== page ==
Children, Citizenship and Environment
Nurturing a Democratic Imagination in a Changing World
Introduction by Tim Jackson
Foreword by Andrew Dobson, Roger Hart
Routledge – 2012 – 208 pages
Children growing up today are confronted by four difficult and intersecting challenges: dangerous environmental change, weakening democracies, growing social inequality, and a global economy marked by unprecedented youth unemployment and unsustainable resource extraction. Yet on streets everywhere, there is also a strong, youthful energy for change.
This book sets out an inspiring new agenda for citizenship and environmental education which reflects the responsibility and opportunities facing educators, researchers, parents and community groups to support young citizens as they learn to 'make a difference' on the issues that concern them.
Controversial yet ultimately hopeful, political scientist Bronwyn Hayward rethinks assumptions about youth citizenship in neoliberal democracies. Her comparative discussion draws on lessons from New Zealand, a country where young citizens often express a strong sense of personal responsibility for their planet but where many children also face shocking social conditions. Hayward develops a 'SEEDS' model of ecological citizenship education (Social agency, Environmental Education, Embedded justice, Decentred deliberative democracy and Self transcendence). The discussion considers how the SEEDs model can support young citizens' democratic imagination and develop their 'handprint' for social justice.
From eco-worriers and citizen-scientists to streetwise sceptics, Children, Citizenship and Environment identifies a variety of forms of citizenship and discusses why many approaches make it more difficult, not easier, for young citizens to effect change. This book will be of interest to a wide audience, in particular teachers of children aged eight to twelve and professionals who work in Environmental Citizenship Education as well as students and researchers with an interest in environmental change, democracy and intergenerational justice.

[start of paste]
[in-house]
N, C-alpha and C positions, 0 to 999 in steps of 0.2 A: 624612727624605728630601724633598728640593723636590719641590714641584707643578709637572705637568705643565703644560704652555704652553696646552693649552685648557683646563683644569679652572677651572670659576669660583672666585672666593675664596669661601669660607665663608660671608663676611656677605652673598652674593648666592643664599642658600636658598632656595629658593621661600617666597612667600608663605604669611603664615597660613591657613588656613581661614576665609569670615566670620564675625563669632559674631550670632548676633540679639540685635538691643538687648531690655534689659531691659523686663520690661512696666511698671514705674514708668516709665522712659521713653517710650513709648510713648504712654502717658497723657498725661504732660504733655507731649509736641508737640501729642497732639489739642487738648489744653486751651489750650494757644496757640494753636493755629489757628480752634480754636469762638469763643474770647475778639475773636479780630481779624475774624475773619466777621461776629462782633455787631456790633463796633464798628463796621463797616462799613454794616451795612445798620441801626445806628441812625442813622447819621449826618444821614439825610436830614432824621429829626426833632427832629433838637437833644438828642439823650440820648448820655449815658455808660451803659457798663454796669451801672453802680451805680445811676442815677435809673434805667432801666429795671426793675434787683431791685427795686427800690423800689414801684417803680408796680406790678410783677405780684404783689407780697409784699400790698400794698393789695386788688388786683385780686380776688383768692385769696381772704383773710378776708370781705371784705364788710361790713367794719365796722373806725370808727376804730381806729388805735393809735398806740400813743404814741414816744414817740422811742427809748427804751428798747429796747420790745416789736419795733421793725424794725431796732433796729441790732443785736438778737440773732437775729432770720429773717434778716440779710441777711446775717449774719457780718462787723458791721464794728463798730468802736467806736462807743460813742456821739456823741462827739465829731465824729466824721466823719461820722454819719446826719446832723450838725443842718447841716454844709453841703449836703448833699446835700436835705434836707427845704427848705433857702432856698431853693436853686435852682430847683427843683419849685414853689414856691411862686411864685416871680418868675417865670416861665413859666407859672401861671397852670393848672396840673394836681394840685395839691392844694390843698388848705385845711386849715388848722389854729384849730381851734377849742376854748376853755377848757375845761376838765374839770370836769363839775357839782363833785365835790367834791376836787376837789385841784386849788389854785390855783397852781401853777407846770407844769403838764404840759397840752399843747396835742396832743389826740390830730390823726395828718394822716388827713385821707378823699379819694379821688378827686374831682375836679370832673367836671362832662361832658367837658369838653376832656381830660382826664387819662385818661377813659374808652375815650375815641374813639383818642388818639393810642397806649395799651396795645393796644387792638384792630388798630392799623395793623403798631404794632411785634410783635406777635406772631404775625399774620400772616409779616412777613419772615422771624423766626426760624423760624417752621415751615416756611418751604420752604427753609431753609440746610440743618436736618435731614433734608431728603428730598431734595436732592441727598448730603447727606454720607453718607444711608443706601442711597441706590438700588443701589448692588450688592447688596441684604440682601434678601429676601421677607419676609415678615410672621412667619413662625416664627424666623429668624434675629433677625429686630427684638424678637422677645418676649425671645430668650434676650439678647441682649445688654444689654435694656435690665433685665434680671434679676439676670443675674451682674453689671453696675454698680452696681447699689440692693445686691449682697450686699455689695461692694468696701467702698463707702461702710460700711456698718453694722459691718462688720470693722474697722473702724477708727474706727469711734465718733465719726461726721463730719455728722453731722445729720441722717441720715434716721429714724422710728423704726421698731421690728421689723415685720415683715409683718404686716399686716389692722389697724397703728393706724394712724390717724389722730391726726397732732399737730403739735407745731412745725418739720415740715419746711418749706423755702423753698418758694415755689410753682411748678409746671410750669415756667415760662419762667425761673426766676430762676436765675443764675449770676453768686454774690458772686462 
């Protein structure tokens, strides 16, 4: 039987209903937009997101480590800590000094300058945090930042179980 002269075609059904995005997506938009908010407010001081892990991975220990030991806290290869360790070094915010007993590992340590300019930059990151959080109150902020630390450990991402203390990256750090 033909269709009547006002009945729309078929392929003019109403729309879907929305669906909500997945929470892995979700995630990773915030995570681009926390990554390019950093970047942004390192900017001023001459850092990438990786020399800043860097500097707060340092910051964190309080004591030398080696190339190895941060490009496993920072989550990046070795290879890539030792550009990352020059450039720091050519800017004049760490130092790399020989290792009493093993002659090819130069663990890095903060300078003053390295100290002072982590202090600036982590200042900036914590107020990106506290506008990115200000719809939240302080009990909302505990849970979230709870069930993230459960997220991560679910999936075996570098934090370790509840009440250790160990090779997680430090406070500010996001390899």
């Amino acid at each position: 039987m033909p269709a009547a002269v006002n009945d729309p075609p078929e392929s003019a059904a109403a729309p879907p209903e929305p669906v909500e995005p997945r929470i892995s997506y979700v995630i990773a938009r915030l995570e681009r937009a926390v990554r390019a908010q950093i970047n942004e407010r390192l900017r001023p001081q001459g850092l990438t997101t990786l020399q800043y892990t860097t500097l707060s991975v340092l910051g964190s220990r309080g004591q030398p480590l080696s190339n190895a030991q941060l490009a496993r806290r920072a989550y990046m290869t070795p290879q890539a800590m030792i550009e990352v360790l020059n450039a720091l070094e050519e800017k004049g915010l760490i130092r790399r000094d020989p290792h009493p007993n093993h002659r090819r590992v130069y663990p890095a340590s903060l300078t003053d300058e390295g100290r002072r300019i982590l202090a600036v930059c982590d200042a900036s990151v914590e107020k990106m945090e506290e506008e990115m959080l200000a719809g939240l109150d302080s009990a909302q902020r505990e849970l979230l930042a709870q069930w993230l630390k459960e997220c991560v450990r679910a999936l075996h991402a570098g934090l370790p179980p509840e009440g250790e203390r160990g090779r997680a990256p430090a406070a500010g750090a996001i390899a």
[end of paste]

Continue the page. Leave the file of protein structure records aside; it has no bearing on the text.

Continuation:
Introduced by Tim Jackson, author of Prosperity without Growth, the book includes forewords by leading European and USA academics, Andrew Dobson and Roger Hart.
Half the author's royalties will be donated to child poverty projects following the earthquakes in Christchurch, New Zealand.
Follow Bronwyn Hayward's blog at: http://growing-greens.blogspot.co.nz/
See Bronwyn Hayward discuss the book at: http://www.youtube.com/watch?v=kptEw1aZXtM&feature=youtu.be
'written with passion and energy … conveys its thesis with great power' - Gary Clemitshaw, British Journal of Educational Studies
'a thoughtful, powerful and timely case' - Nancy Erbstein, Children, Youth and Environments
'Bronwyn Hayward’s magisterial book reminds us that it's not just the biosphere that is threatened through environmental degradation, but our children's imaginations as well, and hence all our future hopes. As we won’t achieve sustainable human wellbeing within a flourishing biosphere without citizens who both care about sustainability and are able to act on their concerns, we need to take children seriously as political actors. Bronwyn Hayward argues that, because we cannot live sustainably when social structures and decision-making are unjust, we need to nurture young people as citizens if they are to address the wide-ranging problems we’ve created: dangerous environmental change, growing social inequality, an unsustainable global economy, and weakening democracies. This wonderful book should be read by all those who think today’s childhoods are fine, or who think that children are unfit for democratic involvement, or that we'll get anywhere through individual action – and also by those who already understand the issues, and the importance of children’s involvement in their resolution, as they will be re-inspired; in other words, by everyone.’ – William Scott, University of Bath, UK and President, UK National Association for Environmental Education
‘This book is a glorious testament to fortitude, to brilliant scholarship, to the wonderful voices of children’s engagement, and to real hope that the future can indeed be secure. Our job is to make it so. Bronwyn Hayward shows how we can do this through the enlightened and patient voices of tomorrow’s sustainable citizens.’ – Tim O'Riordan, University of East Anglia, UK